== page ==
Written by: Farnaz Fassihi
Hundreds of students and alumni of the American University of Kabul gathered at a safe house Sunday and boarded buses in what was supposed to be a final attempt at evacuation on US military flights, students and alumni said.
But after seven hours of waiting for clearance to enter the airport gates and driving around the city, the group met a dead end: Evacuations were permanently called off. The airport gates remained a security threat, and civilian evacuations were ending Monday.
“I regret to inform you that the high command at HKIA in the airport has announced there will be no more rescue flights,” said an email sent to students from the university administration Sunday afternoon, which was shared with The New York Times.
The email asked the 600 or so students and alumni to return home. The US troop withdrawal from Afghanistan must be completed by a Tuesday deadline, so the US military is turning from evacuating civilians to bringing its own personnel home.
The group was then alarmed to learn that the university had shared a list of names and passport information of hundreds of students and alumni with the Taliban guarding the airport checkpoints, said four students who were on the buses Sunday.
“They told us: we have given your names to the Taliban,” said Hosay, a 24-year-old sophomore studying business administration who was on the bus Sunday. “We are all terrified, there is no evacuation, there is no getting out.”
Hosay earned a scholarship that covered half of her tuition. She wanted to get an MBA and start an all-female engineering firm.
When the Taliban took over Kabul on August 15, one of the first sites the group captured was the sprawling, modern American University campus. Men in traditional Afghan outfits and swinging AK-47 rifles raised the flag of the Taliban and brought down the university flag, according to student and social media photos.
The Taliban posted a picture of themselves on social media standing at the entrance of a university building with an ominous message, saying they were where America trained infidel “wolves” to corrupt the minds of Muslims.
The photograph was widely shared among Afghans and sent students and alumni into hiding. They had reason to be scared. In 2016, the Taliban attacked the campus with explosives and guns in a terrorist assault that lasted 10 hours and killed 15 people, including seven students.
The university shut down its campus on August 14 as word reached that the Taliban were on the outskirts of Kabul. The American University president, Ian Bickford, and foreign staff left Kabul for Doha that night.
Bickford said in an interview last week that he was working with the State Department to evacuate about 1,200 students and alumni. But Friday, after the deadly attack on the airport, Bickford said that effort had become much more complicated.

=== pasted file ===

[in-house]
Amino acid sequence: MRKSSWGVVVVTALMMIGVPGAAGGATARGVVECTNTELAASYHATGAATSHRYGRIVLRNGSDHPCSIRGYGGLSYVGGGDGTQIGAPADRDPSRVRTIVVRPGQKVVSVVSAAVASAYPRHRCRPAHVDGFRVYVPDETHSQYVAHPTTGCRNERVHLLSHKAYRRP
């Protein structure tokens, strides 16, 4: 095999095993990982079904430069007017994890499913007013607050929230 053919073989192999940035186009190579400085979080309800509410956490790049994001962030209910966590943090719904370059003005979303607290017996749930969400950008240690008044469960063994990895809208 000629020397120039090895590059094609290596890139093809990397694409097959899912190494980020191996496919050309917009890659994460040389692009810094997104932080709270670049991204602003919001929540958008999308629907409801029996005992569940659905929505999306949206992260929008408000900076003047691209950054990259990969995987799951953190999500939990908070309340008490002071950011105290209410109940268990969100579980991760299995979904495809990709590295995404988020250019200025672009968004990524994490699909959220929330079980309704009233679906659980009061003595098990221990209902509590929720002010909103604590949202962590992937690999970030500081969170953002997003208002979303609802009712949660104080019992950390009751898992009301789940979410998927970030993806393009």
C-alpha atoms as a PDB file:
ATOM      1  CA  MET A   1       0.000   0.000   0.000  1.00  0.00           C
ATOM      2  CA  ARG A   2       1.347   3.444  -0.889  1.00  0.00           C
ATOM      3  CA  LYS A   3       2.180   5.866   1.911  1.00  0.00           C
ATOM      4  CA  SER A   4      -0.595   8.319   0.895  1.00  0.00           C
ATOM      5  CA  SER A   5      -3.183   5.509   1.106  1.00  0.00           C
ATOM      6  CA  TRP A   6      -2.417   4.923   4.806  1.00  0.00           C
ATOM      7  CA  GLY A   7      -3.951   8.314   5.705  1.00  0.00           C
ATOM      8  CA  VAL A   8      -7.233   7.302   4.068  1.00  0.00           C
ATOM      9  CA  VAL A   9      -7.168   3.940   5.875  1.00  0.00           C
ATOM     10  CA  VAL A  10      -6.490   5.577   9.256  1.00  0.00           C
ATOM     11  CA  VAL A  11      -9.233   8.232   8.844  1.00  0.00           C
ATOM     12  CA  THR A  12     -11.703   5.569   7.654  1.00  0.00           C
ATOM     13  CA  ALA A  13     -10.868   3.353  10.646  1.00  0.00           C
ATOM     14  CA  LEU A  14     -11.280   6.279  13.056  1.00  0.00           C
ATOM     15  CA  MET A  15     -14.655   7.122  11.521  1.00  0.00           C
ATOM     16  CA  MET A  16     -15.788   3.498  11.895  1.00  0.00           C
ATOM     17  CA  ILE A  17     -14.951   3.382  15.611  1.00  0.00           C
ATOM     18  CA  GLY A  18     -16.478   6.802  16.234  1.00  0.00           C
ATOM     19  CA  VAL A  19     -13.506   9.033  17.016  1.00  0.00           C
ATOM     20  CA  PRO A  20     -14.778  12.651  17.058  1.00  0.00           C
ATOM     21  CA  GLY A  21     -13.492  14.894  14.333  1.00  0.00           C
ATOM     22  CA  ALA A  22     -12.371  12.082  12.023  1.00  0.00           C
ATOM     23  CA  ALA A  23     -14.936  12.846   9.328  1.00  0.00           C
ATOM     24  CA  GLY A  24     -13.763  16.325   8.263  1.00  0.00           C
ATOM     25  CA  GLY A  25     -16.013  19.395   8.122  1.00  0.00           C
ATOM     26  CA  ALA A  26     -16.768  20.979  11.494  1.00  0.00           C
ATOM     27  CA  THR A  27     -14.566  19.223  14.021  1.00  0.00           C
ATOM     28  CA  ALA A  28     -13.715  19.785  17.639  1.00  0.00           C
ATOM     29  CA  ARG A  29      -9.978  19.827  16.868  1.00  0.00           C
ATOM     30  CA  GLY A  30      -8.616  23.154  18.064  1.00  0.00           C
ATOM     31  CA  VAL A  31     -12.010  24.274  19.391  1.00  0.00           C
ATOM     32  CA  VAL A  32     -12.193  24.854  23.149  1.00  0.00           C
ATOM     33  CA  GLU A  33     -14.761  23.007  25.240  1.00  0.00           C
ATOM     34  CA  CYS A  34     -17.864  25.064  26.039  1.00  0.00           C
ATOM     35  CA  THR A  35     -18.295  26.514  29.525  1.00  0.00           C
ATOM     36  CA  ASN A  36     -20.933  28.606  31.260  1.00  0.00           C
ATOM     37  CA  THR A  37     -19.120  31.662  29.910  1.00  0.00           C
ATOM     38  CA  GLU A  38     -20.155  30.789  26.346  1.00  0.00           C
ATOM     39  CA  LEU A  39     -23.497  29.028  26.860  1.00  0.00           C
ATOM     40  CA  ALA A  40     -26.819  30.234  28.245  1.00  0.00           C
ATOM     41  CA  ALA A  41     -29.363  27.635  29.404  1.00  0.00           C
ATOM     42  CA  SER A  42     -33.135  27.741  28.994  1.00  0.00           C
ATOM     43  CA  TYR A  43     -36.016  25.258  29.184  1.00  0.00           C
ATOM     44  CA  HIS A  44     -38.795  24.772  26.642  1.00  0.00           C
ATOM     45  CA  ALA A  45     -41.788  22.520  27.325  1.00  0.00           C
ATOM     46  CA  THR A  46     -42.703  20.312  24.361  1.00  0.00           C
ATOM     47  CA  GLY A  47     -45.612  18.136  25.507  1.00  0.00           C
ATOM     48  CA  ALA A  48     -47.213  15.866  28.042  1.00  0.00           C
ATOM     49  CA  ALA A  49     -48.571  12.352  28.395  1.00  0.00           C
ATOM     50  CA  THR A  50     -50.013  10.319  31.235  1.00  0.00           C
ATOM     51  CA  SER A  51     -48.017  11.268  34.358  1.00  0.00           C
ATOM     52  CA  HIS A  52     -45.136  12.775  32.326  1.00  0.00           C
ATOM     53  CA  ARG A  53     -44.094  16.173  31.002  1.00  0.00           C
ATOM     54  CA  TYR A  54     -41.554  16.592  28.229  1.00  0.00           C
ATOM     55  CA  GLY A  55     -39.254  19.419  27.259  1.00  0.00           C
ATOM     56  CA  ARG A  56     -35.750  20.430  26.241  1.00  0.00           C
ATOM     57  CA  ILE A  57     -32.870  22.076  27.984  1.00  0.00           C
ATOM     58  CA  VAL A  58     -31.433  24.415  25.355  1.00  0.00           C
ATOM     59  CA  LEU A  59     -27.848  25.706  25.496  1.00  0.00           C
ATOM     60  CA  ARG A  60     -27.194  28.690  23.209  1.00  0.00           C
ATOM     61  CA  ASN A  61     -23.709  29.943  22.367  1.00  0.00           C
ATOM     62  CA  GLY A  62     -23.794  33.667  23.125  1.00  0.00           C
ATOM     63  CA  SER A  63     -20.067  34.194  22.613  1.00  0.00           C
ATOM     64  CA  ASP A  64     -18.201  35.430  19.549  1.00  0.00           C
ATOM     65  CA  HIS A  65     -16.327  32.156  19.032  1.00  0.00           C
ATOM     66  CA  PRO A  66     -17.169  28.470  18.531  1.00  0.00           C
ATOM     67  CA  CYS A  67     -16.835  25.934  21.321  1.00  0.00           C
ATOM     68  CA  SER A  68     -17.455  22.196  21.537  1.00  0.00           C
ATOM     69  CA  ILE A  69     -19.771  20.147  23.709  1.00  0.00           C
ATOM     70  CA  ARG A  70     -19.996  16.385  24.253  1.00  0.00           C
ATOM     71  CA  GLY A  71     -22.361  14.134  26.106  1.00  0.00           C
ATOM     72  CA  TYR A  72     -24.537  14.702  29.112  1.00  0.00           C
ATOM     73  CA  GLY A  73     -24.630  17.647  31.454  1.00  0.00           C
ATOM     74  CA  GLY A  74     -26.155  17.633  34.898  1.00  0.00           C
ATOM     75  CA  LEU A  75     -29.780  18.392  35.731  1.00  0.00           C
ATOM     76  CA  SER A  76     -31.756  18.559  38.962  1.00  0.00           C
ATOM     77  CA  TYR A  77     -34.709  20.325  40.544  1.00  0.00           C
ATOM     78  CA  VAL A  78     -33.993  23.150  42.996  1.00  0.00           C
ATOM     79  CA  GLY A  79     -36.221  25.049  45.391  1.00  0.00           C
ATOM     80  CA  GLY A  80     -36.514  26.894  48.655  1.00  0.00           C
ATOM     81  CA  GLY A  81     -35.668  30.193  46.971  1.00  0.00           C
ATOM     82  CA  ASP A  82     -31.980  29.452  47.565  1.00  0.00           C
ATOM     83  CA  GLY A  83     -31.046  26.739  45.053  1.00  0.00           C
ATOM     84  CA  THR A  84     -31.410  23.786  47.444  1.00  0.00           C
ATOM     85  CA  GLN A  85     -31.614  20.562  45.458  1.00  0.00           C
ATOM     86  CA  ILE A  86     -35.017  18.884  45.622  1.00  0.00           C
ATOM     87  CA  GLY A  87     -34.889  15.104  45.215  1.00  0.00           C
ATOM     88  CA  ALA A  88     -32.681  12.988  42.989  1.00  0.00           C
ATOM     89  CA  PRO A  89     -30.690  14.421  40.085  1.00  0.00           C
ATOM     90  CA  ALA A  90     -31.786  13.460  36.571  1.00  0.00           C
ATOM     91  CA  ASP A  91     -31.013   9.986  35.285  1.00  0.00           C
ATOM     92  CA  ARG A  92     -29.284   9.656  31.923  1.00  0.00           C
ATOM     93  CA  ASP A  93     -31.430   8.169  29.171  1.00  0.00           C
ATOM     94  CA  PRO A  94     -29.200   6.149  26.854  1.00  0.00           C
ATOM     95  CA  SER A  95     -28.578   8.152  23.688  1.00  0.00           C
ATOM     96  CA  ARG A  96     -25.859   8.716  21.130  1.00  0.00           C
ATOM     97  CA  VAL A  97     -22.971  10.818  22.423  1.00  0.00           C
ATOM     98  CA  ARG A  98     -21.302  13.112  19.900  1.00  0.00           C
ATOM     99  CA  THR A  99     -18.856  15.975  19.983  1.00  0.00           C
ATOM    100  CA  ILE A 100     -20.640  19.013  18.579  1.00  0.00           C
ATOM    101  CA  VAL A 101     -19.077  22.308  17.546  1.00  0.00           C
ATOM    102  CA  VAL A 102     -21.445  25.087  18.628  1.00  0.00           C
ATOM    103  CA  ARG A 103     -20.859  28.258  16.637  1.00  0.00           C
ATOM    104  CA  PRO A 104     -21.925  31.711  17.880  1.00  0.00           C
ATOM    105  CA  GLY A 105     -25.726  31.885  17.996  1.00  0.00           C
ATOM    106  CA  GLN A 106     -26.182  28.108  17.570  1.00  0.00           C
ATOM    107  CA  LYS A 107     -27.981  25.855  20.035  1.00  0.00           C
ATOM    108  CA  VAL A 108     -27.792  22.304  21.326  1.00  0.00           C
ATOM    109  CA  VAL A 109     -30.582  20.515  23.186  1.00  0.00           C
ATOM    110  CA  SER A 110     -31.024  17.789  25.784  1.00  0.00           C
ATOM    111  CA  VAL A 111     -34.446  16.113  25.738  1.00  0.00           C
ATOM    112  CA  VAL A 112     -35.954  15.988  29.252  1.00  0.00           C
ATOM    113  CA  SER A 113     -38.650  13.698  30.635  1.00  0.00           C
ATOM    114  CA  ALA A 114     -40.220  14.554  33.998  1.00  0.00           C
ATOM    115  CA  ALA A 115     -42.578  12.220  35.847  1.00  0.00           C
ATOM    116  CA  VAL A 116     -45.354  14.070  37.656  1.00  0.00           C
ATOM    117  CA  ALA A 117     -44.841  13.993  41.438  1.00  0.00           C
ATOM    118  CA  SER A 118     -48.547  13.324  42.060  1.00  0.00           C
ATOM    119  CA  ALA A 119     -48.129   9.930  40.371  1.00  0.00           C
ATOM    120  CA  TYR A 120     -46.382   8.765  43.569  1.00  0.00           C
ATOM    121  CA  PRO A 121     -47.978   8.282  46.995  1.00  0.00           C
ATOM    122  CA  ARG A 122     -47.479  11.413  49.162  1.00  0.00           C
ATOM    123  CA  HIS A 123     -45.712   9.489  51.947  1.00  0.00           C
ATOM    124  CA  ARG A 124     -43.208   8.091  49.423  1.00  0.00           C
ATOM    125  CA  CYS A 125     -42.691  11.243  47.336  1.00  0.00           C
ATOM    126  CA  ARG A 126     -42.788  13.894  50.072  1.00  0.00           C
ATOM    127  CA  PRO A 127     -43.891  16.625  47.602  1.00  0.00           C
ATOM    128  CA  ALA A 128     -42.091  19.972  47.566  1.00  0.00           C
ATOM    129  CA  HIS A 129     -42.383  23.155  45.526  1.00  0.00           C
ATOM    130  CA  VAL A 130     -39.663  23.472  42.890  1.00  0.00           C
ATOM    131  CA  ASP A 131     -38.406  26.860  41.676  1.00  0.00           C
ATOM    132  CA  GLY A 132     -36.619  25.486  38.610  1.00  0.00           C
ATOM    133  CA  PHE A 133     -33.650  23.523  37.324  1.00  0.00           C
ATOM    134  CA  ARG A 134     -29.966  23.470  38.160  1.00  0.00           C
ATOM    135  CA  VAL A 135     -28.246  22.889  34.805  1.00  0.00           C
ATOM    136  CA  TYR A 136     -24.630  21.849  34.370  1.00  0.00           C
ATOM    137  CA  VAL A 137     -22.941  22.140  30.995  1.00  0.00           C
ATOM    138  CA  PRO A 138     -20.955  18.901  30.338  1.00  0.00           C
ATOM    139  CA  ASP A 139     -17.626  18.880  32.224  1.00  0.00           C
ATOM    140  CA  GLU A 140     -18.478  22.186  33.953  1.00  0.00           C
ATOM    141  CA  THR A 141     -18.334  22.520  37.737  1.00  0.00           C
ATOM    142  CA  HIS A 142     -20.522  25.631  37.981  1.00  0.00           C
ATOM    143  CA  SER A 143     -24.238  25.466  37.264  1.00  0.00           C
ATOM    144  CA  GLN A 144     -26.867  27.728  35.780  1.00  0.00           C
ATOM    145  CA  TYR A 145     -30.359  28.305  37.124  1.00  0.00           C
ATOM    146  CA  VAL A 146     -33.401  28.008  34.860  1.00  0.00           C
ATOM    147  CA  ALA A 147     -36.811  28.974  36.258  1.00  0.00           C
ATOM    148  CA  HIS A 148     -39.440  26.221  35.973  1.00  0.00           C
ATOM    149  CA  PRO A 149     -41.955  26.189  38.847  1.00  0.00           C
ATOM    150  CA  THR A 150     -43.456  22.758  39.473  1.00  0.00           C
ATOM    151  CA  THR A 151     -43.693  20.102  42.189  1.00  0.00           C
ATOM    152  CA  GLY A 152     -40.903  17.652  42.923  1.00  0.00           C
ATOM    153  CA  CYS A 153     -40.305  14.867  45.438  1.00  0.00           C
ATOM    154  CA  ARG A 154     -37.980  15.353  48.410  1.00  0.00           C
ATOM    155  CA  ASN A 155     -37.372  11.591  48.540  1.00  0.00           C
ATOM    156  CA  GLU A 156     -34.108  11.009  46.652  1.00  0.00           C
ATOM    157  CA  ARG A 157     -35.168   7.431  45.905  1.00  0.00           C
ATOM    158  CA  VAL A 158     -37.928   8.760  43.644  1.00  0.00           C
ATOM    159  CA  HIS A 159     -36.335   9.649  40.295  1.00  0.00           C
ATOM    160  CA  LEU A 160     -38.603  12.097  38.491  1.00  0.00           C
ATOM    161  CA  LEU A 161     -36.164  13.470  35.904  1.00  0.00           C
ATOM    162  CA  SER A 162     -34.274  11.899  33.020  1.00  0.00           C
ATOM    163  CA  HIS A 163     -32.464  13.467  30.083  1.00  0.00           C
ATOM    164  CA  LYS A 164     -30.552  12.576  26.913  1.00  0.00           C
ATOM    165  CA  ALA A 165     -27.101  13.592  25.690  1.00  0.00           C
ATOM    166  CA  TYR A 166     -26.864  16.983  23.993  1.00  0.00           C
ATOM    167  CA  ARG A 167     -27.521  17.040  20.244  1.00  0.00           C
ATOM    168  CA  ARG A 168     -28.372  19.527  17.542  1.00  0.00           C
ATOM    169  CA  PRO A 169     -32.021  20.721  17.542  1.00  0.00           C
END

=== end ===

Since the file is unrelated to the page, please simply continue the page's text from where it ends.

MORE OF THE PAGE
Bickford said the university was committed to ensuring all enrolled students would finish their degrees remotely.
The American University of Afghanistan opened in 2006 with most of its funding from the United States Agency for International Development (USAID), which gave $160 million. It was one of USAID’s largest civilian projects in Afghanistan.
For over two weeks, students and alumni said they struggled emotionally as their status changed from college students to fugitives overnight.
Several students interviewed repeated a poetic saying in Dari: “Our hopes and dreams have turned into dust.”
Mohammad, a 31-year-old father of three and a part-time government ministry worker, had three more courses left to finish his degree in business administration.
His job and salary are now gone. His degree is in jeopardy.
“It’s as if you throw a glass on a cement floor and your life shatters in a split second,” he said Sunday from a safe house.
Yasser, a 27-year-old political science student, said he was told in an email from the university Saturday to report to a safe location for evacuation. But after President Joe Biden said there were security threats to the airport, the plan was scrapped and everyone was sent home.
Early Sunday morning, Yasser received another email from the university asking him to go to a safe house at 7:45 am The students were told to bring only a backpack with two outfits. Videos shared with The New York Times of the evacuation show hundreds of students, carrying backpacks waiting on the roadside. Dozens of buses are lined up.
The chitchat among students abruptly ends and someone gasps. Someone cries. The students have just been told that evacuations have been called off.
“It was a frightening day,” Yasser said. “We went there anticipating to be rescued and returned home defeated.”